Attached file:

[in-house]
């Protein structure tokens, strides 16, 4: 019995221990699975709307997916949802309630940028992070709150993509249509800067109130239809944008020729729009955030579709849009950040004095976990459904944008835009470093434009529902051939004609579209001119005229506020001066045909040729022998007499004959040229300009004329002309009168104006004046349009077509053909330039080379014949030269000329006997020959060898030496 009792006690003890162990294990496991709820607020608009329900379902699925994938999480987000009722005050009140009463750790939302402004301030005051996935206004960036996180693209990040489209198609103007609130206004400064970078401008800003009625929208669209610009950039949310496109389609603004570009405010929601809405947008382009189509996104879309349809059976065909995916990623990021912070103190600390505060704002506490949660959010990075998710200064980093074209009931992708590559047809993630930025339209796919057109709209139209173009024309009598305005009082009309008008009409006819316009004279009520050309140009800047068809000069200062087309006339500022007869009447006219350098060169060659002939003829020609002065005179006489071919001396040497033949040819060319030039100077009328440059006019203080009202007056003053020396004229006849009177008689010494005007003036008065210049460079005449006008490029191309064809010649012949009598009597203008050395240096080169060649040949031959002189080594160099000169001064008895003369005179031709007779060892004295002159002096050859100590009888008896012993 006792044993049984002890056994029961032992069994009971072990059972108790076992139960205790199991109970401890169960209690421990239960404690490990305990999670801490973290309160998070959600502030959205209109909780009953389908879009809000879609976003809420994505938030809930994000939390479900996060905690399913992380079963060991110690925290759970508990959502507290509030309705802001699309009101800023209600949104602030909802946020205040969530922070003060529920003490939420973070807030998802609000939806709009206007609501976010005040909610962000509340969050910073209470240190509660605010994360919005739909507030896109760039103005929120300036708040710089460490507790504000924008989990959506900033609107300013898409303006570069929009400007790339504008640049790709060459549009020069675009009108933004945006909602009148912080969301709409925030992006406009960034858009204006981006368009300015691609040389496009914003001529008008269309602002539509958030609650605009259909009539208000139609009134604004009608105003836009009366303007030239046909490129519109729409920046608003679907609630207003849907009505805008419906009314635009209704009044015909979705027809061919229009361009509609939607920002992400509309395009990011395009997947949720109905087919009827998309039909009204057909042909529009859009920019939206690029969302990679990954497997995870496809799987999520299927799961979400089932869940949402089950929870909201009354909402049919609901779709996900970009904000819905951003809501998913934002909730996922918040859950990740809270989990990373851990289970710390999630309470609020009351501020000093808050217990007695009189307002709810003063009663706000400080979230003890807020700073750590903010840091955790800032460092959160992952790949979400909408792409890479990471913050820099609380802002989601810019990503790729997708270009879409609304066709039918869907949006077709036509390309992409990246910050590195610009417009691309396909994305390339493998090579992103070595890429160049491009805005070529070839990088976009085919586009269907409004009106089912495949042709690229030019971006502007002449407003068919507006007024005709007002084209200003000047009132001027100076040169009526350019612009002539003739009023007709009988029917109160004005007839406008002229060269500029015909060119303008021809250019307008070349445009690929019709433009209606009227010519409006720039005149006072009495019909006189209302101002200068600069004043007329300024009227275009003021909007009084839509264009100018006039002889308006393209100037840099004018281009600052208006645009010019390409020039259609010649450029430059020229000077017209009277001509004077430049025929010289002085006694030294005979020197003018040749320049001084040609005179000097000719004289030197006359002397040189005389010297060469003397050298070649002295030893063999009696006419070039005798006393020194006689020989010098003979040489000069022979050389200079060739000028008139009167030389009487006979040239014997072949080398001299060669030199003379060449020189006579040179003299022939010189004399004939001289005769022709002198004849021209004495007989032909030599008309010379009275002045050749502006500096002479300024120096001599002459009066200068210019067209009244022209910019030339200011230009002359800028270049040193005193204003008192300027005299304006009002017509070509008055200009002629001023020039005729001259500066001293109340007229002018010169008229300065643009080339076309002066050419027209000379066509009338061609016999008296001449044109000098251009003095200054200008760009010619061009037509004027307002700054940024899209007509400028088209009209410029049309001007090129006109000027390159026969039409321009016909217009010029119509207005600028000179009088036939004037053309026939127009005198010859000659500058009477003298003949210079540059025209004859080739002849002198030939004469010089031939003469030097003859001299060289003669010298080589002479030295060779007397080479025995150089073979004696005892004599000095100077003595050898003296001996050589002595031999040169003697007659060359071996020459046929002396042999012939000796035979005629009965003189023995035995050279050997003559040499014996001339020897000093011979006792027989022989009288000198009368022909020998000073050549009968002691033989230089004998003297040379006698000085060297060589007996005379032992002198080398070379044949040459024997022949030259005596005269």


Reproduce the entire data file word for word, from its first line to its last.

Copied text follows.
[in-house]
């Protein structure tokens, strides 16, 4: 019995221990699975709307997916949802309630940028992070709150993509249509800067109130239809944008020729729009955030579709849009950040004095976990459904944008835009470093434009529902051939004609579209001119005229506020001066045909040729022998007499004959040229300009004329002309009168104006004046349009077509053909330039080379014949030269000329006997020959060898030496 009792006690003890162990294990496991709820607020608009329900379902699925994938999480987000009722005050009140009463750790939302402004301030005051996935206004960036996180693209990040489209198609103007609130206004400064970078401008800003009625929208669209610009950039949310496109389609603004570009405010929601809405947008382009189509996104879309349809059976065909995916990623990021912070103190600390505060704002506490949660959010990075998710200064980093074209009931992708590559047809993630930025339209796919057109709209139209173009024309009598305005009082009309008008009409006819316009004279009520050309140009800047068809000069200062087309006339500022007869009447006219350098060169060659002939003829020609002065005179006489071919001396040497033949040819060319030039100077009328440059006019203080009202007056003053020396004229006849009177008689010494005007003036008065210049460079005449006008490029191309064809010649012949009598009597203008050395240096080169060649040949031959002189080594160099000169001064008895003369005179031709007779060892004295002159002096050859100590009888008896012993 006792044993049984002890056994029961032992069994009971072990059972108790076992139960205790199991109970401890169960209690421990239960404690490990305990999670801490973290309160998070959600502030959205209109909780009953389908879009809000879609976003809420994505938030809930994000939390479900996060905690399913992380079963060991110690925290759970508990959502507290509030309705802001699309009101800023209600949104602030909802946020205040969530922070003060529920003490939420973070807030998802609000939806709009206007609501976010005040909610962000509340969050910073209470240190509660605010994360919005739909507030896109760039103005929120300036708040710089460490507790504000924008989990959506900033609107300013898409303006570069929009400007790339504008640049790709060459549009020069675009009108933004945006909602009148912080969301709409925030992006406009960034858009204006981006368009300015691609040389496009914003001529008008269309602002539509958030609650605009259909009539208000139609009134604004009608105003836009009366303007030239046909490129519109729409920046608003679907609630207003849907009505805008419906009314635009209704009044015909979705027809061919229009361009509609939607920002992400509309395009990011395009997947949720109905087919009827998309039909009204057909042909529009859009920019939206690029969302990679990954497997995870496809799987999520299927799961979400089932869940949402089950929870909201009354909402049919609901779709996900970009904000819905951003809501998913934002909730996922918040859950990740809270989990990373851990289970710390999630309470609020009351501020000093808050217990007695009189307002709810003063009663706000400080979230003890807020700073750590903010840091955790800032460092959160992952790949979400909408792409890479990471913050820099609380802002989601810019990503790729997708270009879409609304066709039918869907949006077709036509390309992409990246910050590195610009417009691309396909994305390339493998090579992103070595890429160049491009805005070529070839990088976009085919586009269907409004009106089912495949042709690229030019971006502007002449407003068919507006007024005709007002084209200003000047009132001027100076040169009526350019612009002539003739009023007709009988029917109160004005007839406008002229060269500029015909060119303008021809250019307008070349445009690929019709433009209606009227010519409006720039005149006072009495019909006189209302101002200068600069004043007329300024009227275009003021909007009084839509264009100018006039002889308006393209100037840099004018281009600052208006645009010019390409020039259609010649450029430059020229000077017209009277001509004077430049025929010289002085006694030294005979020197003018040749320049001084040609005179000097000719004289030197006359002397040189005389010297060469003397050298070649002295030893063999009696006419070039005798006393020194006689020989010098003979040489000069022979050389200079060739000028008139009167030389009487006979040239014997072949080398001299060669030199003379060449020189006579040179003299022939010189004399004939001289005769022709002198004849021209004495007989032909030599008309010379009275002045050749502006500096002479300024120096001599002459009066200068210019067209009244022209910019030339200011230009002359800028270049040193005193204003008192300027005299304006009002017509070509008055200009002629001023020039005729001259500066001293109340007229002018010169008229300065643009080339076309002066050419027209000379066509009338061609016999008296001449044109000098251009003095200054200008760009010619061009037509004027307002700054940024899209007509400028088209009209410029049309001007090129006109000027390159026969039409321009016909217009010029119509207005600028000179009088036939004037053309026939127009005198010859000659500058009477003298003949210079540059025209004859080739002849002198030939004469010089031939003469030097003859001299060289003669010298080589002479030295060779007397080479025995150089073979004696005892004599000095100077003595050898003296001996050589002595031999040169003697007659060359071996020459046929002396042999012939000796035979005629009965003189023995035995050279050997003559040499014996001339020897000093011979006792027989022989009288000198009368022909020998000073050549009968002691033989230089004998003297040379006698000085060297060589007996005379032992002198080398070379044949040459024997022949030259005596005269």